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Five years after Canada’s health ministers reached an agreement to reduce wait times in five designated priority areas (cancer, cardiac bypass surgery, diagnostic imaging, joint replacement and sight restoration), measurement of progress toward achieving reductions remains problematic because of ongoing problems in data collection, the Canadian Institute of Health Information (CIHI) says.
In two of the areas, radiation therapy and cardiac bypass surgery, “provinces encountered challenges using the common definitions, and it is less clear whether differences in reported wait times by province are related to variations in definitions or to real differences in waits,” CIHI states in its fifth annual report on wait times, Wait Times Tables — A Comparison by Province, 2010.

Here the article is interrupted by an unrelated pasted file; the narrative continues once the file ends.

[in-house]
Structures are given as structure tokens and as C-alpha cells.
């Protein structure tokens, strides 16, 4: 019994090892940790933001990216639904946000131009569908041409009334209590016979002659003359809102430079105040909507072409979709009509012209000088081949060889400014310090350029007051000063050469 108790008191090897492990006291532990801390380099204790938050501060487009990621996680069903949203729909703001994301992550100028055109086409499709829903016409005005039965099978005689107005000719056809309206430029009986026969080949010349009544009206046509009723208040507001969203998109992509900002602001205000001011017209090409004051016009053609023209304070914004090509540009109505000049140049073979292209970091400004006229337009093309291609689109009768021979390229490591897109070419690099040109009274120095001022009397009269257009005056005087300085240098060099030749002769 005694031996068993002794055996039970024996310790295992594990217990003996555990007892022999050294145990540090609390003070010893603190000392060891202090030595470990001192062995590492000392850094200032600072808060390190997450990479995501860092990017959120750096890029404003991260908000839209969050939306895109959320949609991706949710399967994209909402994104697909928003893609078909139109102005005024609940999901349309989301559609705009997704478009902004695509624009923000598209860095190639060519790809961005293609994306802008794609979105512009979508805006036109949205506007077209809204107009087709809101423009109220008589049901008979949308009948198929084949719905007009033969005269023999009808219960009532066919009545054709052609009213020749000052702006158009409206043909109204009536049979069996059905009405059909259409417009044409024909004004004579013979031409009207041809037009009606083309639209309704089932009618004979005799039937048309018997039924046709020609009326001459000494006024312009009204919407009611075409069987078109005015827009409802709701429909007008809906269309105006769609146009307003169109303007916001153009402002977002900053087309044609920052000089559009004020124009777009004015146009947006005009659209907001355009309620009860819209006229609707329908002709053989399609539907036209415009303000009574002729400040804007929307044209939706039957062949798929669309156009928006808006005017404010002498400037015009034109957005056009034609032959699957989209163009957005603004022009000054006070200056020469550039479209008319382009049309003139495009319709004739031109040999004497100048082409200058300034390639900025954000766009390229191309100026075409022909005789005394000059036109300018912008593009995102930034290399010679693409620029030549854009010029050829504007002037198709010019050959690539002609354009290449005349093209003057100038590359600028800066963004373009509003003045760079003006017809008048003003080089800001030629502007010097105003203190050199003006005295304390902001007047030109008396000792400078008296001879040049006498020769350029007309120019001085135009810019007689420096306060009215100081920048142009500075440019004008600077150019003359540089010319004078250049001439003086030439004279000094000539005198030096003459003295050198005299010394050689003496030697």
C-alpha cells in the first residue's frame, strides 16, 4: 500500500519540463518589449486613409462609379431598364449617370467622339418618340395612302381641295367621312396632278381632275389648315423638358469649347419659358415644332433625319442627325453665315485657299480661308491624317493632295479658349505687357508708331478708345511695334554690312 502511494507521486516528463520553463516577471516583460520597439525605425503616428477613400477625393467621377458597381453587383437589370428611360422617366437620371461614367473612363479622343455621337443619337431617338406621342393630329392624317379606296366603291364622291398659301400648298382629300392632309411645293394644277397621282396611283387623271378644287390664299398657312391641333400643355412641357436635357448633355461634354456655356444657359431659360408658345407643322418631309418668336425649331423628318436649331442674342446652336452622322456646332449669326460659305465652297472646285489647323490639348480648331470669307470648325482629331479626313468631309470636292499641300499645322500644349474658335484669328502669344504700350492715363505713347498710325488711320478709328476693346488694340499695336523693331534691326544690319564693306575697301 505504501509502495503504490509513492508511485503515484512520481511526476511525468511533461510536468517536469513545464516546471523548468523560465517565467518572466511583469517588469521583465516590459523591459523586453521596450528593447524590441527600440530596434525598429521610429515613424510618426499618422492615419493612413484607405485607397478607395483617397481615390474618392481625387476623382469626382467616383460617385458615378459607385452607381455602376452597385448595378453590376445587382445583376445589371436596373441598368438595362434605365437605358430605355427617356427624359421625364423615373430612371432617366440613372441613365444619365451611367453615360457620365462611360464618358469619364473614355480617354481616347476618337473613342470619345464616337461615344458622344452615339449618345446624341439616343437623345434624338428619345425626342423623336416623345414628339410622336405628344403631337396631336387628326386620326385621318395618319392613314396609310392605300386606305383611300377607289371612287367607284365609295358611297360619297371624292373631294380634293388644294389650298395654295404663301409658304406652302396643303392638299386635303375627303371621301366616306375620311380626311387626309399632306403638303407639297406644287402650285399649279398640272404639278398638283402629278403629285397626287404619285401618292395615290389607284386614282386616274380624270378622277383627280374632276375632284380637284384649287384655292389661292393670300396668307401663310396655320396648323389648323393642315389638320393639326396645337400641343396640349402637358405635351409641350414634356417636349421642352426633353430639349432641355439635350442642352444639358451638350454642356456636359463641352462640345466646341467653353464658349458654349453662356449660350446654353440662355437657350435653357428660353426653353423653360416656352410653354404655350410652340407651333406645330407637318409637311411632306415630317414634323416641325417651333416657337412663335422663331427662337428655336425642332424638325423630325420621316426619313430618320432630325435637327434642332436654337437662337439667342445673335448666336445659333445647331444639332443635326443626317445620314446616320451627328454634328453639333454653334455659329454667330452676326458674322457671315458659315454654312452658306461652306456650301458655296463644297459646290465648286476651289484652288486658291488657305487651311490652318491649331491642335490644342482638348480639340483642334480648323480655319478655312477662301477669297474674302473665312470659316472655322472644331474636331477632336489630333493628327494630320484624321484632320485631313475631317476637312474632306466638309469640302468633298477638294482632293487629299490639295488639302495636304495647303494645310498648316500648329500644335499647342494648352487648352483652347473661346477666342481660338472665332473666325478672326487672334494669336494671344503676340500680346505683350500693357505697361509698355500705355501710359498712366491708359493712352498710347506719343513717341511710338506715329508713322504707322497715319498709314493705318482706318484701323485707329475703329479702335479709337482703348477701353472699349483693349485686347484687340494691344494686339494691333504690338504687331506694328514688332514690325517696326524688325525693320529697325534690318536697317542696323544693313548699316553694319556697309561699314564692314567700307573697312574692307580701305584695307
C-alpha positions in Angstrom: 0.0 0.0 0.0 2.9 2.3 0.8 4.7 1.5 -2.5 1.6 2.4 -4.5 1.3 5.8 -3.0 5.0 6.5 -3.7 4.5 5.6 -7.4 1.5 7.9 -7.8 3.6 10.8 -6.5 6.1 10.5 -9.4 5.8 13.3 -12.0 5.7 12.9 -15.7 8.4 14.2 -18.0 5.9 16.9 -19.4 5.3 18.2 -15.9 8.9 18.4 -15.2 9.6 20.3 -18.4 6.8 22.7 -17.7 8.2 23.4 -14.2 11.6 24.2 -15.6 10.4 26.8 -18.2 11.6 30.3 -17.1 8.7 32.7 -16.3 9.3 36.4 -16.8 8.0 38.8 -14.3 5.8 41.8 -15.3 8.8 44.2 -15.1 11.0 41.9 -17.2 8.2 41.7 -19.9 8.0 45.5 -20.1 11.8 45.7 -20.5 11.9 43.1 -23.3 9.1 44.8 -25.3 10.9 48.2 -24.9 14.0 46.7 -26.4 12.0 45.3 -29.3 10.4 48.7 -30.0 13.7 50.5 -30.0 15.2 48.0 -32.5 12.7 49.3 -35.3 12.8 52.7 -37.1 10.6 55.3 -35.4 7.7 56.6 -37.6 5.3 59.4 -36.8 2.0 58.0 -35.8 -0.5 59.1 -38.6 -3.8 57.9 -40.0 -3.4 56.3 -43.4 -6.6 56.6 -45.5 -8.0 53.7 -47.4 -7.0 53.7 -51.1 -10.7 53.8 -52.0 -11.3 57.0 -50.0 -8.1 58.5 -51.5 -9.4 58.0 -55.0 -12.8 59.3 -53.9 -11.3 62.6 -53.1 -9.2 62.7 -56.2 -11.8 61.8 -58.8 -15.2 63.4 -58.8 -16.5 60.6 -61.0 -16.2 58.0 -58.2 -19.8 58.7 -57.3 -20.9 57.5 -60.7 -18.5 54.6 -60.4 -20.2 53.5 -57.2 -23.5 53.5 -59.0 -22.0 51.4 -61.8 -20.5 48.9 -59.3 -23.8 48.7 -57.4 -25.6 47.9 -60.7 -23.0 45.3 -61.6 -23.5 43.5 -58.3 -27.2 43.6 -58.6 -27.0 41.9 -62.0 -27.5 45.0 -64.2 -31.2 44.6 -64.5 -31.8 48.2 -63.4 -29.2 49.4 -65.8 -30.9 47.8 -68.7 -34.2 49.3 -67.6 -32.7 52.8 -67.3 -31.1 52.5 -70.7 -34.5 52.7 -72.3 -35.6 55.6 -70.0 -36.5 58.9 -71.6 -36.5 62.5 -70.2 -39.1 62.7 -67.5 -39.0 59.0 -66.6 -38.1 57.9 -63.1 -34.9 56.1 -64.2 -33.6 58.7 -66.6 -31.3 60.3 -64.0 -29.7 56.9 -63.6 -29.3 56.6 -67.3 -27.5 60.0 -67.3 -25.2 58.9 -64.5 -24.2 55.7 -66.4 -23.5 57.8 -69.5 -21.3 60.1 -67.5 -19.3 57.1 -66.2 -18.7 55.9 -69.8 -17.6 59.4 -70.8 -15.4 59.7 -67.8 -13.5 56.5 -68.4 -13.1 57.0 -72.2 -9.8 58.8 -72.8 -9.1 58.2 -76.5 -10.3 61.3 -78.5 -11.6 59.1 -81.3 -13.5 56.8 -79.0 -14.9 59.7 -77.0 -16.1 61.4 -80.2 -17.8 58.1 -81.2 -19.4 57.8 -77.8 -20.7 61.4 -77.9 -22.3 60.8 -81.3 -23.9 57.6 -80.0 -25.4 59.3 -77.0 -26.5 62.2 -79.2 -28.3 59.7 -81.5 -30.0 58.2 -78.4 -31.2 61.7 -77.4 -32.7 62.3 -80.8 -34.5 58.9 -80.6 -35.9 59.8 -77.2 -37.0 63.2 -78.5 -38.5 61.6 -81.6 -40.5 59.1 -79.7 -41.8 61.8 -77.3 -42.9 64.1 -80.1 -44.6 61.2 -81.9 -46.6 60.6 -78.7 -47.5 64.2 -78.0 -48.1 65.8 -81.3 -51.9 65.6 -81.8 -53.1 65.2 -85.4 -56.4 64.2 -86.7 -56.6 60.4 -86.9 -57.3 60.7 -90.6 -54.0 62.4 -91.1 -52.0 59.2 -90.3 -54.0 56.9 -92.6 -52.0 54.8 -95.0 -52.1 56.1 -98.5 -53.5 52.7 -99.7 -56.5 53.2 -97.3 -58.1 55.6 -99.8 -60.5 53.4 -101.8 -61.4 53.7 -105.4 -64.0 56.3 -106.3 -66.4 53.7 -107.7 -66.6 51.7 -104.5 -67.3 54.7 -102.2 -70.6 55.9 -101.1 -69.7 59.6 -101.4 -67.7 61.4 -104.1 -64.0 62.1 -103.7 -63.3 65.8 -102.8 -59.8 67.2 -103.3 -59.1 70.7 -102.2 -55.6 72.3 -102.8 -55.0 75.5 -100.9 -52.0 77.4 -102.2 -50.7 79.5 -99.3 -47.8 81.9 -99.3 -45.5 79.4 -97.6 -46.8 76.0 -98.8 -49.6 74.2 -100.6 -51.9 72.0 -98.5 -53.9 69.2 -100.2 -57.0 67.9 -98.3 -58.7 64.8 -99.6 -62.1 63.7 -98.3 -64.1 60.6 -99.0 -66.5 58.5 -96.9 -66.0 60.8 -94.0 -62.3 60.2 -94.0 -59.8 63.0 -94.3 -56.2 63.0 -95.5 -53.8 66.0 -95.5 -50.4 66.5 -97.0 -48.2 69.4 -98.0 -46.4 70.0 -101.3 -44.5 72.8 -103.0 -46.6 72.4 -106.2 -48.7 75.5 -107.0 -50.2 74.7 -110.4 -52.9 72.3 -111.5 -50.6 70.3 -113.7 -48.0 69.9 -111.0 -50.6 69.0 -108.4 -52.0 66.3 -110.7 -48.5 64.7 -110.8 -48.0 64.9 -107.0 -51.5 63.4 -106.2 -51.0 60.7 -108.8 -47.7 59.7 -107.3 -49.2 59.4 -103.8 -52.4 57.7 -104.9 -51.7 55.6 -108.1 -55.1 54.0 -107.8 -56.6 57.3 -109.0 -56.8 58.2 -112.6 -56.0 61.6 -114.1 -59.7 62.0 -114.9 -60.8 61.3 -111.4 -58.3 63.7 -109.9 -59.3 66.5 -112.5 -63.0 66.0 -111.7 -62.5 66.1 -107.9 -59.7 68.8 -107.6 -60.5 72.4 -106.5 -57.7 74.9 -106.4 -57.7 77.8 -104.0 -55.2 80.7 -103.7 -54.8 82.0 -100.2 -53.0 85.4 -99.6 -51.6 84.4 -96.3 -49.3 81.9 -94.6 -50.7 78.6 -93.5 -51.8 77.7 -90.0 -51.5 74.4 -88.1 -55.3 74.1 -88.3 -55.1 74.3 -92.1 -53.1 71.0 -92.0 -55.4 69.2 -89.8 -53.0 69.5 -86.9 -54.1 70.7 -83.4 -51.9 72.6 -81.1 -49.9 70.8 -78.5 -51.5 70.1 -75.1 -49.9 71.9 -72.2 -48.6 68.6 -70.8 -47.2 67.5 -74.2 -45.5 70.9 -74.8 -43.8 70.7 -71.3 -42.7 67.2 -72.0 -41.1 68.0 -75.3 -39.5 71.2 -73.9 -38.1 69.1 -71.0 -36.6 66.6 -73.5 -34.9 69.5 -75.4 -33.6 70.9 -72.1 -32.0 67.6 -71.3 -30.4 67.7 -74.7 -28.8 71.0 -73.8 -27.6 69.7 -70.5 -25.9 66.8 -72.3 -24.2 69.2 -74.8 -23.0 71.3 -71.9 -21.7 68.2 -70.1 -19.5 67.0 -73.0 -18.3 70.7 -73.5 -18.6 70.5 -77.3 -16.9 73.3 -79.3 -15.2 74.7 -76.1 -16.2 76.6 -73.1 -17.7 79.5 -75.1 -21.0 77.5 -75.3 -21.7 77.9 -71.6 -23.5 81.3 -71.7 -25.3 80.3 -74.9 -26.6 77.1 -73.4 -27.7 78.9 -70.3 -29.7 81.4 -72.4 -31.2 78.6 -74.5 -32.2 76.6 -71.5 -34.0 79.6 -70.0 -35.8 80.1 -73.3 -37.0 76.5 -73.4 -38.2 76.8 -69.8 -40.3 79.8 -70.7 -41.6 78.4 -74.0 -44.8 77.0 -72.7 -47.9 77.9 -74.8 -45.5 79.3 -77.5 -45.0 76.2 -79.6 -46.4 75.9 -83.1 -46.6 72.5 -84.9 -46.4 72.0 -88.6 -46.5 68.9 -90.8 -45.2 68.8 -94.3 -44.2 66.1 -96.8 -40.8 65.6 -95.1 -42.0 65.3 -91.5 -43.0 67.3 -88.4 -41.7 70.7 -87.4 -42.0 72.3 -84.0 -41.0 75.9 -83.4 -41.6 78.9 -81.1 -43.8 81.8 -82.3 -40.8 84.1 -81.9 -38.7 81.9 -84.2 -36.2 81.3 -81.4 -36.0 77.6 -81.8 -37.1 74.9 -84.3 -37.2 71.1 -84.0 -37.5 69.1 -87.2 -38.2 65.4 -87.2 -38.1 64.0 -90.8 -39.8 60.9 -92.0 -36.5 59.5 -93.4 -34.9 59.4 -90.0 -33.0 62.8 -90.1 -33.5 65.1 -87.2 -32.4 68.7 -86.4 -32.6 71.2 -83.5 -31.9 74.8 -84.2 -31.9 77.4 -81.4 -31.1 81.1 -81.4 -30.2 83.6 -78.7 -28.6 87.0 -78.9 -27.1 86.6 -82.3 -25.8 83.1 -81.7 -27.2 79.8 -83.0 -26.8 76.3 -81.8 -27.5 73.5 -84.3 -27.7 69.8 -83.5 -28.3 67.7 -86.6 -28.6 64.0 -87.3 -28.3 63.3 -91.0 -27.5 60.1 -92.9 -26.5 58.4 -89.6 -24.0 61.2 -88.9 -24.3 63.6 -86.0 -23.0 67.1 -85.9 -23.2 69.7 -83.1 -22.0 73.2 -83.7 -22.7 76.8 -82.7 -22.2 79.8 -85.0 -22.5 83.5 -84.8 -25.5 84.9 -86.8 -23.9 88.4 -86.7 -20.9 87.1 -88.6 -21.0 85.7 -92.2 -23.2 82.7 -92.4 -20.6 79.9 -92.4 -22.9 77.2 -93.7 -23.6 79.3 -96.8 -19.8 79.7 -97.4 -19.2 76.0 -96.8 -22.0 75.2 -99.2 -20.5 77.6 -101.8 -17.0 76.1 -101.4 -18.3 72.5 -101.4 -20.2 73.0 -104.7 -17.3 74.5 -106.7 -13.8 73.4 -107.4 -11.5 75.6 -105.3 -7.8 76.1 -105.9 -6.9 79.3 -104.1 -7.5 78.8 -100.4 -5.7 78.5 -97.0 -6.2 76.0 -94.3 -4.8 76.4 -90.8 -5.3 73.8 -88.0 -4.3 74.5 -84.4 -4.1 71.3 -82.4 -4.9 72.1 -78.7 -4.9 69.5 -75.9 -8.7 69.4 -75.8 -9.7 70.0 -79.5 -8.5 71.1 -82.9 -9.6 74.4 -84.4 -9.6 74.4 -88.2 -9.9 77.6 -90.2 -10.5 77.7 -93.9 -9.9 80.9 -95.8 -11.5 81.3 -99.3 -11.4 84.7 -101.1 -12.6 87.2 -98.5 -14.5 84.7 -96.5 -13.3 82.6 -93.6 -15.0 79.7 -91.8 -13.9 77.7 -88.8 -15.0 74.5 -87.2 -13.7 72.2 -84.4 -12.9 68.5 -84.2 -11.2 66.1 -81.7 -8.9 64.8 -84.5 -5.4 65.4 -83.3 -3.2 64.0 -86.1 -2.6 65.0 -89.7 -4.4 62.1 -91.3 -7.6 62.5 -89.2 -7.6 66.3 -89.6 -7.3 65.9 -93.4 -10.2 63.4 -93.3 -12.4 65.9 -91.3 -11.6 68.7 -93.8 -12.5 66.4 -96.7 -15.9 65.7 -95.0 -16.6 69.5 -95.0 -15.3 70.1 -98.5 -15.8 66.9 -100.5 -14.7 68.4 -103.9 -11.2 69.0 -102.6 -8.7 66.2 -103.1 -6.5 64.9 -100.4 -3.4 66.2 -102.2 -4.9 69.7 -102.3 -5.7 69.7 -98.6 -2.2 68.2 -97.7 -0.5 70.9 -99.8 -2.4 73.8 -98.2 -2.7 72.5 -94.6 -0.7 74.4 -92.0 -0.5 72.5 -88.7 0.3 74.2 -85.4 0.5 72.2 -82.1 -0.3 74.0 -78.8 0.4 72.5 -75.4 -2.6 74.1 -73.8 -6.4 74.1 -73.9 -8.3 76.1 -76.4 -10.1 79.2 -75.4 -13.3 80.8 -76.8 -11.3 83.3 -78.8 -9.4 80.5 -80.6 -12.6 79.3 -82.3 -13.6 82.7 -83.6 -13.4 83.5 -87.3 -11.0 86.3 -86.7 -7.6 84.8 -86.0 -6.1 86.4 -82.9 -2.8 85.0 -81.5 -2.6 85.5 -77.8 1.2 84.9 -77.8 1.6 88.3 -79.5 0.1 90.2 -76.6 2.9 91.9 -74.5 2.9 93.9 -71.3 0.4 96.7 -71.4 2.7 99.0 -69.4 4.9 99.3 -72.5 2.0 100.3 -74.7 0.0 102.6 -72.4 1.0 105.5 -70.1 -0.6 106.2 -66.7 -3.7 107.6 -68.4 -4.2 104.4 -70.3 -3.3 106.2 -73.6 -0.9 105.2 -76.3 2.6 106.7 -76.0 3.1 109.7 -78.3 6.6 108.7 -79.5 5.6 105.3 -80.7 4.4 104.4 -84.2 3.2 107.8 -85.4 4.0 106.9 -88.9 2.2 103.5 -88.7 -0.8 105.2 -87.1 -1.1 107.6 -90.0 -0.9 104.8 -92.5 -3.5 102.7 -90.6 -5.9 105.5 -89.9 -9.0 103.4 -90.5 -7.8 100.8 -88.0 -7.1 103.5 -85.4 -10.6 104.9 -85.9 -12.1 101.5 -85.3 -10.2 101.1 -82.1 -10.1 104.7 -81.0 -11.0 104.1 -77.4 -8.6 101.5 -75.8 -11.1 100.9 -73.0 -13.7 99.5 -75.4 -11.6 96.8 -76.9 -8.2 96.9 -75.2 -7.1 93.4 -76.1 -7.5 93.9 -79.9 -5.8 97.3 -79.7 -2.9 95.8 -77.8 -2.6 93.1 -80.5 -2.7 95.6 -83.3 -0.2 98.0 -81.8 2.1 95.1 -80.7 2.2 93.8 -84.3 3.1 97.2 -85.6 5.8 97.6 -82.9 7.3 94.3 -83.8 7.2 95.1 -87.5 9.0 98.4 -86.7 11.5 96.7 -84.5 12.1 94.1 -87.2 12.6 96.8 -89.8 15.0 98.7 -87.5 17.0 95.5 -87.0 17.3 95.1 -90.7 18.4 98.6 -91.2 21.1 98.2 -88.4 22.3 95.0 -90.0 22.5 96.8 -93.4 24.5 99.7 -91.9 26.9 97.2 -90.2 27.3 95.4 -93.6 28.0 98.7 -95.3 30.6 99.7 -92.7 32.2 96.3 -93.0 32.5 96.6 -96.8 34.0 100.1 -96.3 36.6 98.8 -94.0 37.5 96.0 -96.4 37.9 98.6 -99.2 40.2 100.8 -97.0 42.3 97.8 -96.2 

“Many provinces recently made changes to the way they collect and report wait time data. While these changes improved the quality and comparability of the information, they limited the ability to assess whether meaningful reductions in wait times were made,” added the report (http://secure.cihi.ca/cihiweb/products/wait_times_tables_2010_e.pdf).
In the area of bypass surgery, for example, the provinces agreed to benchmarks that vary according to the level of urgent care required (Level I: within two weeks; Level II: within six weeks; and Level III: within 26 weeks). But only three of seven reporting provinces use a common scale and each appears to differently apportion patients to each level, so data on cardiac bypass surgery is “not yet comparable by urgency level.” Similarly, there “are no pan-Canadian benchmarks for angioplasty or for magnetic resonance imaging (MRI) and computed tomography (CT) scans.”